Setting an example

“In consideration of the BRT lanes and the communications for that, the city and transit authority in the area hope to see connectivity provided for riders of any new BRT system developed,” Zinn says. As the wireless technology for solving the temporary disruption was being considered, the city and transit authority had eyes on installing a good example of what they hoped a developer would subsequently adopt for the whole BRT system. “If it was to be the city’s responsibility to maintain the wireless system (which was the case for the initial installation at least), then the city’s engineers wanted it to be something they knew how to install and configure,” says Zinn.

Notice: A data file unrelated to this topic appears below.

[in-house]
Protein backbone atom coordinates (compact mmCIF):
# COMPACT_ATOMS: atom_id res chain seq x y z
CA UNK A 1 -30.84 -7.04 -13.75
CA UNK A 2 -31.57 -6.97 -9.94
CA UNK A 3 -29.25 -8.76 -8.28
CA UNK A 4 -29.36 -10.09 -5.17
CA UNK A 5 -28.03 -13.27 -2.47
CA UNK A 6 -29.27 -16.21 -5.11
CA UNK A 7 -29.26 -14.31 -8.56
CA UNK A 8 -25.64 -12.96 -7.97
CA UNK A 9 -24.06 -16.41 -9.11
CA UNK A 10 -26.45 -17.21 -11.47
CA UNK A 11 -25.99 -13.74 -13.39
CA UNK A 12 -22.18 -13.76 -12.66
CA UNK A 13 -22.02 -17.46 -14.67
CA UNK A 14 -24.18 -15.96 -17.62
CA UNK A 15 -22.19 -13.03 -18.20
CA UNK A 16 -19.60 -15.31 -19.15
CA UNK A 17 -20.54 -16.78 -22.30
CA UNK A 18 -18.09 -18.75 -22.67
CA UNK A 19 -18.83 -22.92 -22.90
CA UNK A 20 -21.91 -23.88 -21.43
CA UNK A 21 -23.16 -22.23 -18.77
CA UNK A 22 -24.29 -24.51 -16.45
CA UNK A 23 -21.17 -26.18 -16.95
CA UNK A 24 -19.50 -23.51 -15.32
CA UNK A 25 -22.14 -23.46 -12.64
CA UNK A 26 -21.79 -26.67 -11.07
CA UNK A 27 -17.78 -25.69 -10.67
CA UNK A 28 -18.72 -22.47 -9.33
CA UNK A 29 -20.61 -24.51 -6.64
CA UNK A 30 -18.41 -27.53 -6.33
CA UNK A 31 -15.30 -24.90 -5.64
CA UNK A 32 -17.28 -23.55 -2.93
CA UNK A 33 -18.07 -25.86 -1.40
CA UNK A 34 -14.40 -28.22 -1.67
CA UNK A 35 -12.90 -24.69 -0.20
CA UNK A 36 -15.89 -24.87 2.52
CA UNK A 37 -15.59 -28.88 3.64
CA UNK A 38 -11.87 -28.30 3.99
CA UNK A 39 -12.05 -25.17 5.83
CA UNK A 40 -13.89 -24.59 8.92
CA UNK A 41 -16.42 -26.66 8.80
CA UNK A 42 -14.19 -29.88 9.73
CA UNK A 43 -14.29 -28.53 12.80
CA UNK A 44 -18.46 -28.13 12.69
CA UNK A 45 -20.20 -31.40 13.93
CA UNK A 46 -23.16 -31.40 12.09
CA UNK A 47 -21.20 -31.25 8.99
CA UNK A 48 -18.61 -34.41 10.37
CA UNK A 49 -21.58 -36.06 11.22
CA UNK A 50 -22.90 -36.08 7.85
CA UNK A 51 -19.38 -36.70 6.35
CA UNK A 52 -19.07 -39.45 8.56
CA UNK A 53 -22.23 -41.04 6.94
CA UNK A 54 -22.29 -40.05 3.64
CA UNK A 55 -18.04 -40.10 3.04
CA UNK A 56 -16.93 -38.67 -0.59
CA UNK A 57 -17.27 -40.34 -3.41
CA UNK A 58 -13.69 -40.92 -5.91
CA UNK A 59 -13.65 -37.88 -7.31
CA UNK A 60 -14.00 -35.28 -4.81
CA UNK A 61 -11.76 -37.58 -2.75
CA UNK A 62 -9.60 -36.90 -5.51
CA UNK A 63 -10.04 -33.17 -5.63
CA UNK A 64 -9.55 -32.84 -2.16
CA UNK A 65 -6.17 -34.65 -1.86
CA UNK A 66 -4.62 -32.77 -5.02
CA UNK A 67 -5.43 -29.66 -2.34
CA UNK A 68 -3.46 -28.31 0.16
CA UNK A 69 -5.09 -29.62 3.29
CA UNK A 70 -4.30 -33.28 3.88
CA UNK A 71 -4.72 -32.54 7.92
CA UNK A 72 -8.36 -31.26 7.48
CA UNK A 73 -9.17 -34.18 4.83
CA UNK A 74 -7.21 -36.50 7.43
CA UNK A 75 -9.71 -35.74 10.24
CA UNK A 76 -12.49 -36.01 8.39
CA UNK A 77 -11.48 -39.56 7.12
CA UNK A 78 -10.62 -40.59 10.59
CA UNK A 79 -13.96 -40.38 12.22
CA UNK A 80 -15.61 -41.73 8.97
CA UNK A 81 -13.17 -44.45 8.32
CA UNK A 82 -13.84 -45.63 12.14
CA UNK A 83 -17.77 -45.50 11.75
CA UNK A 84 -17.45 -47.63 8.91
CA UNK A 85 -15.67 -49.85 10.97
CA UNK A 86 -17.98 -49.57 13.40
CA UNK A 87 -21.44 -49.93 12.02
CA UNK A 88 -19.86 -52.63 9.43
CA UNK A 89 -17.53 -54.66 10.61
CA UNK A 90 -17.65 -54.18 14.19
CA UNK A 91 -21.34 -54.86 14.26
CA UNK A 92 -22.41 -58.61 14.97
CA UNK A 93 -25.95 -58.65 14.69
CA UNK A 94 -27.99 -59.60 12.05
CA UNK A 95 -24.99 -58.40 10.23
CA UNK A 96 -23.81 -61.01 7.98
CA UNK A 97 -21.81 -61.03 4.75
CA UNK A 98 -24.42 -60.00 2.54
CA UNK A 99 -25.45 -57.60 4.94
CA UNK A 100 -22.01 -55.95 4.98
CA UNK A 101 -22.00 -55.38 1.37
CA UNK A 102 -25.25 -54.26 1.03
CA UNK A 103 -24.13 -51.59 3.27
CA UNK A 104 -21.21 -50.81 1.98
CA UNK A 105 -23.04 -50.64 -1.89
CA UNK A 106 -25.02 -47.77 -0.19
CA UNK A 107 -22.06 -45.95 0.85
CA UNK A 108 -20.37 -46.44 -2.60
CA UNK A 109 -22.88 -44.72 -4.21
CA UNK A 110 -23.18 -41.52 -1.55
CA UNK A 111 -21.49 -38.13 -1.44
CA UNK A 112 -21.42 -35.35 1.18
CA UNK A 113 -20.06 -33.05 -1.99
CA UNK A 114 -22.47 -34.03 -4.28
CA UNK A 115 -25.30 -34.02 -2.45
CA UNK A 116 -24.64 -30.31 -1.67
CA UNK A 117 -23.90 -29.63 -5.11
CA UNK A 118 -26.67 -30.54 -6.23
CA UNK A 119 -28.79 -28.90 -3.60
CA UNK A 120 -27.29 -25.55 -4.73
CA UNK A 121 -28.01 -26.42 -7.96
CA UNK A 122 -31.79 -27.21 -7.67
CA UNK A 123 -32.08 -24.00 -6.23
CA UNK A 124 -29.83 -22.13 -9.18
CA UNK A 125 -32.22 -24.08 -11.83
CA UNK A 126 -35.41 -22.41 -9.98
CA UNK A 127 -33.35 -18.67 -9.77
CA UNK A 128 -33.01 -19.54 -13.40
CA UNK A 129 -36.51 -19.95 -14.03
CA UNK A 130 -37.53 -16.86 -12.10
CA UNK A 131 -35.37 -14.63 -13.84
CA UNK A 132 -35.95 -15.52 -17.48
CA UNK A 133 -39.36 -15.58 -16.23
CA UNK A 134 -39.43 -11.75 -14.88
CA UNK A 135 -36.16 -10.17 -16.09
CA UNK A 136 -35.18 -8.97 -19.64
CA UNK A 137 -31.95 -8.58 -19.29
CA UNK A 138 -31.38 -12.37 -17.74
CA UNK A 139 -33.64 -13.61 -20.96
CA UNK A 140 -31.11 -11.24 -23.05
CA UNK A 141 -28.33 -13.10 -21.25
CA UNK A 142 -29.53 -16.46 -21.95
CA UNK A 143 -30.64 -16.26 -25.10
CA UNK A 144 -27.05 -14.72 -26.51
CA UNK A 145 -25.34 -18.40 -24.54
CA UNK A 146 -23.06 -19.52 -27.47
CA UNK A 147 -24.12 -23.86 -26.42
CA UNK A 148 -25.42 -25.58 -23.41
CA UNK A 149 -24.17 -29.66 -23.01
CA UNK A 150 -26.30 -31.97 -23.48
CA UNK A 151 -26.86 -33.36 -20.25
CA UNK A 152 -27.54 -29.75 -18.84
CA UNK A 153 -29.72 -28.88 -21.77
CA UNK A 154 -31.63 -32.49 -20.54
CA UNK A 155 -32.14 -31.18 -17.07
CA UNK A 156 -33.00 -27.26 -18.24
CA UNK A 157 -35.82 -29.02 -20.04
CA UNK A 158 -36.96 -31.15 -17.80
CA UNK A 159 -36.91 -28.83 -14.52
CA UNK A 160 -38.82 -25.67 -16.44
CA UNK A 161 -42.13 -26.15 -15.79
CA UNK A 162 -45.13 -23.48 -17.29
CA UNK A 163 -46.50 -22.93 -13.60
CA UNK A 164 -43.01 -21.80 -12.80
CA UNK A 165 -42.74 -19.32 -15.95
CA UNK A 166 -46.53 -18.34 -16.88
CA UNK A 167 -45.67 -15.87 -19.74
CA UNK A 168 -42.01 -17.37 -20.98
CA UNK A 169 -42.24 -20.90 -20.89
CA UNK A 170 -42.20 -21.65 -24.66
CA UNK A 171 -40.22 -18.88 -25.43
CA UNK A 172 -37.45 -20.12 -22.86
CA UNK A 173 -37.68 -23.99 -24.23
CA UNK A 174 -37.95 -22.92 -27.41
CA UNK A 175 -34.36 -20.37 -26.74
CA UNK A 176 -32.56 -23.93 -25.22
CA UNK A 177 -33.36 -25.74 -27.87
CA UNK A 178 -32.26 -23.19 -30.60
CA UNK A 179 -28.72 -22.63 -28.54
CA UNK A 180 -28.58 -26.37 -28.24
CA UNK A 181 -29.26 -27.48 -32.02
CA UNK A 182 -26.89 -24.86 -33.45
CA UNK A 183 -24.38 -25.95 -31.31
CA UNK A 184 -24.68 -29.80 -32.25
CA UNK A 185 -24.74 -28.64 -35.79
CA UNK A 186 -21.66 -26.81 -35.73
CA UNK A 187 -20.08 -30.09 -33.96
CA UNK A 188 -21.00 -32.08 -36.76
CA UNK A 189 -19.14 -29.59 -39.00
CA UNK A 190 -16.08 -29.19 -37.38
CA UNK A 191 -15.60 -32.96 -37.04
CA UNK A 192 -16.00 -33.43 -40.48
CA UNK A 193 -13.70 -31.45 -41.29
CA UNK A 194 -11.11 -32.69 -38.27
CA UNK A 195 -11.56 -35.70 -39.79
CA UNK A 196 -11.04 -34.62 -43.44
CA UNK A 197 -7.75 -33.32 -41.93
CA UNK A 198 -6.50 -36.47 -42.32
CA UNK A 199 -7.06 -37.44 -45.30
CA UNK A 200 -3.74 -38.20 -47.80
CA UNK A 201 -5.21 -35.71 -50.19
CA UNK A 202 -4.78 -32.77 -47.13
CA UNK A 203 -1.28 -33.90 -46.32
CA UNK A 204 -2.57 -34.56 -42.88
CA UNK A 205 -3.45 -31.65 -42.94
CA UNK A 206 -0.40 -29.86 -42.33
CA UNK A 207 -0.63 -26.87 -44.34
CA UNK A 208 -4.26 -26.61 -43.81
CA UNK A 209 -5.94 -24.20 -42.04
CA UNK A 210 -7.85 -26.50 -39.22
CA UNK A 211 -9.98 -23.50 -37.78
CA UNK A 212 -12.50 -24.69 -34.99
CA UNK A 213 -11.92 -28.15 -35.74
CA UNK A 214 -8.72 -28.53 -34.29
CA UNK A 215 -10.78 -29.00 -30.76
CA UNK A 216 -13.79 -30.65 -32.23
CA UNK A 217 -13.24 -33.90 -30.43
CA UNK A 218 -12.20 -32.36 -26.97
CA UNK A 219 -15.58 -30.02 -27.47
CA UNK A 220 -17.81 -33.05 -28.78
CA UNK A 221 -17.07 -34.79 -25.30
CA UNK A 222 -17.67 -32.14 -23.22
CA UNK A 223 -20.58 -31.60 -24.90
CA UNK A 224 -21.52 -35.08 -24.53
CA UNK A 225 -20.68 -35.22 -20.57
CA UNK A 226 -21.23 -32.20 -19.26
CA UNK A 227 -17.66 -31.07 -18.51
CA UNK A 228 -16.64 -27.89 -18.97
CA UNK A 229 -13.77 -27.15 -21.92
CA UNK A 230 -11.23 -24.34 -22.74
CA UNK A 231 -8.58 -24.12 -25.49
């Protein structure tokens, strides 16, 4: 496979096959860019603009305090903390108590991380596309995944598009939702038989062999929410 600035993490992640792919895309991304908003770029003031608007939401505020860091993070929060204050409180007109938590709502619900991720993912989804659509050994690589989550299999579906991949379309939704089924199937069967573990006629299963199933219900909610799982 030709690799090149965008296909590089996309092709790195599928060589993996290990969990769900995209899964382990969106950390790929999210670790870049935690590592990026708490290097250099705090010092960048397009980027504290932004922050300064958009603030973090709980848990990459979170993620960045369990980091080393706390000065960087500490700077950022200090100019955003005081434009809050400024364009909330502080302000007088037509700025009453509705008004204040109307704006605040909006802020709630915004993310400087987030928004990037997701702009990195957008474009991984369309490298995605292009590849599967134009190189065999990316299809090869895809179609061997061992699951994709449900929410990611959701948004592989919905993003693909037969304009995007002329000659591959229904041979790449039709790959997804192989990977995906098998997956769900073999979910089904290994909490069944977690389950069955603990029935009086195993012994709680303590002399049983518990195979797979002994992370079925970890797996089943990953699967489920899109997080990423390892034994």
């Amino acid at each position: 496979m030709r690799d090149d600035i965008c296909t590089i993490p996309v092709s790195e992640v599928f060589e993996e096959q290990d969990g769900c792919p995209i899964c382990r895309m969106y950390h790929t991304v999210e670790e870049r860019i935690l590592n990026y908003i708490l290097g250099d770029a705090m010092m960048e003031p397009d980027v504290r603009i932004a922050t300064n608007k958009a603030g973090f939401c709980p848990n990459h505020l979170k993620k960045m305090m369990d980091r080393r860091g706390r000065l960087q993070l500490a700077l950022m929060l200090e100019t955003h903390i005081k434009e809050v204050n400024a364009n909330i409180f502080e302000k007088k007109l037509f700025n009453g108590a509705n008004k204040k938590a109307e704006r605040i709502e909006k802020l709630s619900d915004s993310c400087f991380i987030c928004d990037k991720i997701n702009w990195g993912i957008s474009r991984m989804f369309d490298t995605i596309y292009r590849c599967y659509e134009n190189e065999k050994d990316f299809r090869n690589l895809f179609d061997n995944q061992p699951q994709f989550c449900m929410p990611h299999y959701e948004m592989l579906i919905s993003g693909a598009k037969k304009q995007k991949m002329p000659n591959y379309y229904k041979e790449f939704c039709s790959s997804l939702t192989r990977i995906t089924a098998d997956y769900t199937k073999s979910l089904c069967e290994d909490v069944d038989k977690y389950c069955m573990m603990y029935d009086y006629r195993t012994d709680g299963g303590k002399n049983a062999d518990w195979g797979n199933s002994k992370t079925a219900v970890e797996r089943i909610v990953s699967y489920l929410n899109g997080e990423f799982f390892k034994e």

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Arizona Avenue
Each node on Arizona Avenue is equipped with 5.8GHz and 2.4GHz radios. The former communicates between intersections. The latter provides connectivity for external devices and additional services. A BRT system, if developed, will make use of the 2.4GHz frequency
The city of Chandler entered into a strategic partnership with Siemens and Motorola for development and delivery of the new wireless communications. After considering a number of options, including modern point to point and point to multi-point systems, the solution selected was a mesh wide area network (MWAN). This would consist of mesh radios – wireless routers, or ‘access points’ – at each intersection, with a modem wired into the city’s fibre network at one intersection to link the wireless network back to Chandler’s traffic management centre.

Resilience and reliance